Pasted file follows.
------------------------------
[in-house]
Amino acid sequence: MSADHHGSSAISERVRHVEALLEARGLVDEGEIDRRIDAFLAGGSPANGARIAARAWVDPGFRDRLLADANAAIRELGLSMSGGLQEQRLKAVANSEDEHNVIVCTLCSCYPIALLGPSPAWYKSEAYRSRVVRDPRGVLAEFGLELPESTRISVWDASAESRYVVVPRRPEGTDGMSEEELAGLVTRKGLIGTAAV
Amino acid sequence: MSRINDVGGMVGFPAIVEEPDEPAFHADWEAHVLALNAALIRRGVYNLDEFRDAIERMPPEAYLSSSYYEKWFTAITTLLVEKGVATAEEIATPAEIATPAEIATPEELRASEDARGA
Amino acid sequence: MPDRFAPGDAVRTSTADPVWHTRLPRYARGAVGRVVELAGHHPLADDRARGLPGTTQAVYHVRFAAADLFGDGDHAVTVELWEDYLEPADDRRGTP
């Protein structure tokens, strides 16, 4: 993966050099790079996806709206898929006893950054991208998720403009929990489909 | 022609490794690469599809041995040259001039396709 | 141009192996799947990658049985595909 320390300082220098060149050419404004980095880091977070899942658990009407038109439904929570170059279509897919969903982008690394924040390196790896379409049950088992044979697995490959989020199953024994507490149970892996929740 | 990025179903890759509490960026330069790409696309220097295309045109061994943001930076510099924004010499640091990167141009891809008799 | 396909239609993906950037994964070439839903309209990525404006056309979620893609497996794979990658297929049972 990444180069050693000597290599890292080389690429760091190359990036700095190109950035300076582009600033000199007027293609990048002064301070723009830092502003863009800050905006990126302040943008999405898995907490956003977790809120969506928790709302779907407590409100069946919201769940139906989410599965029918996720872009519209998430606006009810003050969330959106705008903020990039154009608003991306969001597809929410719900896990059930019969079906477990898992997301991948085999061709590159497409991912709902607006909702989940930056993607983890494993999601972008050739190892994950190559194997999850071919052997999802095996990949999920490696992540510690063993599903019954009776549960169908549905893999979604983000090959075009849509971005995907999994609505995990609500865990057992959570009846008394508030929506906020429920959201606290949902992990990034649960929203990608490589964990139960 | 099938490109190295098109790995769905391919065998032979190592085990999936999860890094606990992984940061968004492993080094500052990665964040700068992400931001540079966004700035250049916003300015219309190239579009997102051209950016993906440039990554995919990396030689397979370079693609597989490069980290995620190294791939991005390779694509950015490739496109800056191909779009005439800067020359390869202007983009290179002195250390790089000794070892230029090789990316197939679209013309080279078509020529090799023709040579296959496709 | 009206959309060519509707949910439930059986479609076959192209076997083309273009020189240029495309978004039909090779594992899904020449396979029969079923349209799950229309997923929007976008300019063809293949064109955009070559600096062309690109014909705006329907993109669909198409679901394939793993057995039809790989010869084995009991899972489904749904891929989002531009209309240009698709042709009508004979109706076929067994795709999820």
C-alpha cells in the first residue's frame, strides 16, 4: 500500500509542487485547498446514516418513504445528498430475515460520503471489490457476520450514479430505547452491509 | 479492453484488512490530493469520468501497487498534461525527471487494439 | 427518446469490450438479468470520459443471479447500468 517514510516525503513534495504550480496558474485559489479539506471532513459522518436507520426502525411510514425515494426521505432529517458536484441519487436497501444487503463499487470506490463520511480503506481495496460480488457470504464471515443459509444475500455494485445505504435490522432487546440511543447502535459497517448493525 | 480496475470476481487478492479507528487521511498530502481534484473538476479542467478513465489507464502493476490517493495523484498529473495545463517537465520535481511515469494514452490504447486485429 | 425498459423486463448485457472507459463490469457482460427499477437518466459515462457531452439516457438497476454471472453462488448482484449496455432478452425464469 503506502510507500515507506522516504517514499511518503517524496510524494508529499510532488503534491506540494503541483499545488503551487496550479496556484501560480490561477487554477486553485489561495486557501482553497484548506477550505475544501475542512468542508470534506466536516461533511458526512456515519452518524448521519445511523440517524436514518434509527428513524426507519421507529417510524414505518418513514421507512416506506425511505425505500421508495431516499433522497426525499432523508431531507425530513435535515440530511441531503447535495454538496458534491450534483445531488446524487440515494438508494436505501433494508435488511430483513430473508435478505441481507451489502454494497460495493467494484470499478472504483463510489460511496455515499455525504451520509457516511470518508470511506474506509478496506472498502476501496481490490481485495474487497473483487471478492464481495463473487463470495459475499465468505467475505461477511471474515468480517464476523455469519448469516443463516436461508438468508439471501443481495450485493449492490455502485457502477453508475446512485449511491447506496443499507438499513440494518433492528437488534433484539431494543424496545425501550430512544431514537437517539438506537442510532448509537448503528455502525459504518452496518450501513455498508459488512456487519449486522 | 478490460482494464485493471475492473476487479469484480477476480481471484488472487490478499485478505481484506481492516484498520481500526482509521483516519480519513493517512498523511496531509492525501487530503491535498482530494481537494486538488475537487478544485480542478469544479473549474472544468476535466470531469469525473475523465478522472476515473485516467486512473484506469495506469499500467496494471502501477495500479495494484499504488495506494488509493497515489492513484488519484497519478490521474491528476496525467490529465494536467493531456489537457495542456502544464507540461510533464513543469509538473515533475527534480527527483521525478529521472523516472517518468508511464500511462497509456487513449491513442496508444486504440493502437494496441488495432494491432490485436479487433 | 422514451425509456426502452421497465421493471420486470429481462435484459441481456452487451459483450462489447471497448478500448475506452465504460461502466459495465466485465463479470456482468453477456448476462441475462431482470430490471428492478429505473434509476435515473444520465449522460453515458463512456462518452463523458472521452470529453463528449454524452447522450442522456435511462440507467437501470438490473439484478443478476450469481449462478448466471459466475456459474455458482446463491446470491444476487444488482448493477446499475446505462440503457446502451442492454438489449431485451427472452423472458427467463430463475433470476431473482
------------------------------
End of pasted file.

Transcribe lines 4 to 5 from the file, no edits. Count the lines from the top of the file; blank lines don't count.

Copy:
Amino acid sequence: MPDRFAPGDAVRTSTADPVWHTRLPRYARGAVGRVVELAGHHPLADDRARGLPGTTQAVYHVRFAAADLFGDGDHAVTVELWEDYLEPADDRRGTP
């Protein structure tokens, strides 16, 4: 993966050099790079996806709206898929006893950054991208998720403009929990489909 | 022609490794690469599809041995040259001039396709 | 141009192996799947990658049985595909 320390300082220098060149050419404004980095880091977070899942658990009407038109439904929570170059279509897919969903982008690394924040390196790896379409049950088992044979697995490959989020199953024994507490149970892996929740 | 990025179903890759509490960026330069790409696309220097295309045109061994943001930076510099924004010499640091990167141009891809008799 | 396909239609993906950037994964070439839903309209990525404006056309979620893609497996794979990658297929049972 990444180069050693000597290599890292080389690429760091190359990036700095190109950035300076582009600033000199007027293609990048002064301070723009830092502003863009800050905006990126302040943008999405898995907490956003977790809120969506928790709302779907407590409100069946919201769940139906989410599965029918996720872009519209998430606006009810003050969330959106705008903020990039154009608003991306969001597809929410719900896990059930019969079906477990898992997301991948085999061709590159497409991912709902607006909702989940930056993607983890494993999601972008050739190892994950190559194997999850071919052997999802095996990949999920490696992540510690063993599903019954009776549960169908549905893999979604983000090959075009849509971005995907999994609505995990609500865990057992959570009846008394508030929506906020429920959201606290949902992990990034649960929203990608490589964990139960 | 099938490109190295098109790995769905391919065998032979190592085990999936999860890094606990992984940061968004492993080094500052990665964040700068992400931001540079966004700035250049916003300015219309190239579009997102051209950016993906440039990554995919990396030689397979370079693609597989490069980290995620190294791939991005390779694509950015490739496109800056191909779009005439800067020359390869202007983009290179002195250390790089000794070892230029090789990316197939679209013309080279078509020529090799023709040579296959496709 | 009206959309060519509707949910439930059986479609076959192209076997083309273009020189240029495309978004039909090779594992899904020449396979029969079923349209799950229309997923929007976008300019063809293949064109955009070559600096062309690109014909705006329907993109669909198409679901394939793993057995039809790989010869084995009991899972489904749904891929989002531009209309240009698709042709009508004979109706076929067994795709999820």